Book Inspires Students to Fundraise for Refugees
It all started with a story.
Not just any story, but a book entitled, “My Name is Sangoel” by Karen Lynn Williams, read to – and by – students at Timber Ridge Elementary. The story focuses on Sangoel, a refugee from Sudan who comes to the United States with his mother and sister, and his new life where everything is new and strange.
Timber Ridge teacher-librarian Sara Richardson said the library’s theme this year is “Reading Takes You Places” and ties in with the district’s Portrait of Learner plan to build skills of community and global mindedness in students and teachers. “My Name is Sangoel” presented an opportunity to teach students about cultures and countries on the other side of the world, as well as why it is important to treat others with kindness, have open minds, and be welcoming to whomever they meet.
Three fifth grade students – Kate, Mackenzie, and Morgan – took these messages to heart and decided to start a school-wide fundraiser for refugees coming to Iowa.
“After reading the books in the library about refugees, we started thinking of ideas and ways we could help them,” said Morgan. “We did a fundraiser with the whole school and raised $1,054.00 for refugees.”
That’s right. Three compassionate friends, along with 750 of their classmates, raised more than $1,000 for the Iowa division of the U.S. Committee for Refugees and Immigrants (USCRI). Samantha Baccam Huynh, office manager for USCRI, said seeing this sort of effort at a young age is inspiring.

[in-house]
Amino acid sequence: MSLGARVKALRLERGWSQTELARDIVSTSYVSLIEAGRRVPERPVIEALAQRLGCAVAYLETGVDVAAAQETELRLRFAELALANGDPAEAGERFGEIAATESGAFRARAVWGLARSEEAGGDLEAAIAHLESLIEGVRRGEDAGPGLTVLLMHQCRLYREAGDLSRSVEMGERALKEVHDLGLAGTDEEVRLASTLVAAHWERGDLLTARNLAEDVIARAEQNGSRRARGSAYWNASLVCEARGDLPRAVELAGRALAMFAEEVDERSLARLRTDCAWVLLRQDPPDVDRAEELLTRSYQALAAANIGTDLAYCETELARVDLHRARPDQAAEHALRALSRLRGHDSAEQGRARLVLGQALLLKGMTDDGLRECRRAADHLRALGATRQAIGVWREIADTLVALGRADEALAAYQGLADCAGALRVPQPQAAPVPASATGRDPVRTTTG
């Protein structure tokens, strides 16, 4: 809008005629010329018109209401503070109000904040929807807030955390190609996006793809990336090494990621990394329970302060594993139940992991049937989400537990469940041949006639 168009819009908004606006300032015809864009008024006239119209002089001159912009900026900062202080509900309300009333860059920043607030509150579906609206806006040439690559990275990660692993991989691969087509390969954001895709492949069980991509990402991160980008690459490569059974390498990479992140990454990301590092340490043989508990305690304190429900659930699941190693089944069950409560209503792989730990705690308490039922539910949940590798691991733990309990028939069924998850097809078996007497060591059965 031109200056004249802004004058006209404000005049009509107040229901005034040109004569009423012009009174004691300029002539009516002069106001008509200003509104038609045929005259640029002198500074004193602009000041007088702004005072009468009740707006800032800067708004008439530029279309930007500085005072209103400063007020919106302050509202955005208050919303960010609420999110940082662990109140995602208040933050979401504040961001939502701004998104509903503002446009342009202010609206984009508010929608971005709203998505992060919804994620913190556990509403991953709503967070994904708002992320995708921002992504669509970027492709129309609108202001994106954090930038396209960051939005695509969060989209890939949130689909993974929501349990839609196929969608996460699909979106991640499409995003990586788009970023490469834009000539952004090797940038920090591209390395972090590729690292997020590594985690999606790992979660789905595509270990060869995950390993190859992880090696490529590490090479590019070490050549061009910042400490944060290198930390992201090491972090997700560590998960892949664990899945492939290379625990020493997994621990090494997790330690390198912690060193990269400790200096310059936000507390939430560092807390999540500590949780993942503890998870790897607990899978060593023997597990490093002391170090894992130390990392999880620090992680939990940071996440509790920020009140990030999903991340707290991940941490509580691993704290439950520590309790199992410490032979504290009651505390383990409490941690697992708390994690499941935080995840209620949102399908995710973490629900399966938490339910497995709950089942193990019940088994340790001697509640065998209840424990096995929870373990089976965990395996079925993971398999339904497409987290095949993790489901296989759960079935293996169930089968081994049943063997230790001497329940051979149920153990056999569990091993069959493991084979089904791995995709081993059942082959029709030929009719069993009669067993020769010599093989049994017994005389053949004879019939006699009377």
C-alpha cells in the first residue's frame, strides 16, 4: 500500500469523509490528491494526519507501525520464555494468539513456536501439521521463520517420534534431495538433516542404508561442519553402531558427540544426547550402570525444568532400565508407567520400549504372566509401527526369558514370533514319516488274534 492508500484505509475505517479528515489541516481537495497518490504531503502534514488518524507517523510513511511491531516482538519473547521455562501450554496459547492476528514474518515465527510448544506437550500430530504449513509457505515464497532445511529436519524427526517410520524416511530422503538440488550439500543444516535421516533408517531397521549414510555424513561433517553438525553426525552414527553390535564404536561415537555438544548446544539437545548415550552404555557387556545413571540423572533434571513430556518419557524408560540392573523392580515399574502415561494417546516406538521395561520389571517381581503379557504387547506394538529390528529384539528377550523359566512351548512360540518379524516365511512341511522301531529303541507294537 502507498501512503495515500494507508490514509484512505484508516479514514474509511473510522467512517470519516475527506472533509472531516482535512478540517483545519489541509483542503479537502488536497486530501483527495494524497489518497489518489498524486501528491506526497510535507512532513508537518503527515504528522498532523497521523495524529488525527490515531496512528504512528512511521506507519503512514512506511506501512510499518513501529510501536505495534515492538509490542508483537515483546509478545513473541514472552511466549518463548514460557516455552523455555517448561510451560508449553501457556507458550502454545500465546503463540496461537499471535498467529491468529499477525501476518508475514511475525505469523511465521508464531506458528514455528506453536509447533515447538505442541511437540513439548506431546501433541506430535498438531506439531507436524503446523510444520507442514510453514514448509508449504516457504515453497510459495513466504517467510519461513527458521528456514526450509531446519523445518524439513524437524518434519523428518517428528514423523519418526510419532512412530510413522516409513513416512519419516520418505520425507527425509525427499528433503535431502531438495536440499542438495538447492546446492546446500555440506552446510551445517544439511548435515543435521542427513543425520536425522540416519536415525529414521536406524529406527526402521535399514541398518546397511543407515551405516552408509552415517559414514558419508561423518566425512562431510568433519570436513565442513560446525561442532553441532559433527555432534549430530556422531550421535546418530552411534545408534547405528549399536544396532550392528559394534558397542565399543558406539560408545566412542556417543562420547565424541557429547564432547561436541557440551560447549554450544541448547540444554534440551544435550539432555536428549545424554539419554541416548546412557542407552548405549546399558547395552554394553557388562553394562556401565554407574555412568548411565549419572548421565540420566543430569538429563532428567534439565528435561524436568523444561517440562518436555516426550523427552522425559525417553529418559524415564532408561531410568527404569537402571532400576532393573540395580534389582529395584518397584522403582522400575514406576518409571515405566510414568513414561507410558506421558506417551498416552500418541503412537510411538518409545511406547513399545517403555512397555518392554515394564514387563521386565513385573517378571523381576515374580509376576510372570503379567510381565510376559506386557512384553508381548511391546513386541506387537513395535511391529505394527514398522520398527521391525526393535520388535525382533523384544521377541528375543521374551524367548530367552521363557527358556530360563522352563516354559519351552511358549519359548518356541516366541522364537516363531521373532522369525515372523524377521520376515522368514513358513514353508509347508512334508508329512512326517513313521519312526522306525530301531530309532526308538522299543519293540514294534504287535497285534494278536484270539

“Given some of the recent things refugees and immigrants have experienced in our country, a gesture like this sends a very welcoming message to them,” said Baccam Huynh. “When we see young students put so much thought and effort into doing something kind for others, I think it gives everyone hope for the future of our nation. We are sharing the same mission to help others out.”
The three classmates researched refugees and put together an informative slide show that was shown at an all-school assembly in December. The students practiced in front of their class and with their teacher, Lisa Johnston, on presentation and speaking skills.
“It was harder than we thought to raise the money,” said Kate. “We said the class who raised the most money would get a fort day, where they bring in blankets to make forts in their classrooms. And, at the end of the fundraiser, everyone got a pajama day. It was nice that everyone and the teachers really tried to raise money for the refugees.”
Baccam Huynh said the money will be used to help local refugee families purchase winter coats for their children and warm bedding. She also said the Iowa USCRI is starting English-speaking classes and the funds will help out with the cost of books and materials.
“We’re glad people will get coats and other warm things,” Mackenzie said. “That’s something that we just take for granted and think will be given to us. It’s makes us really happy we are able to help them get things they need.”
As for future fundraisers, the three friends said it’s definitely something they want to do again. As a school, Timber Ridge students collect money and package Meals For the Heartland as a major fundraiser and community service project.
This is one story with a happy ending for all.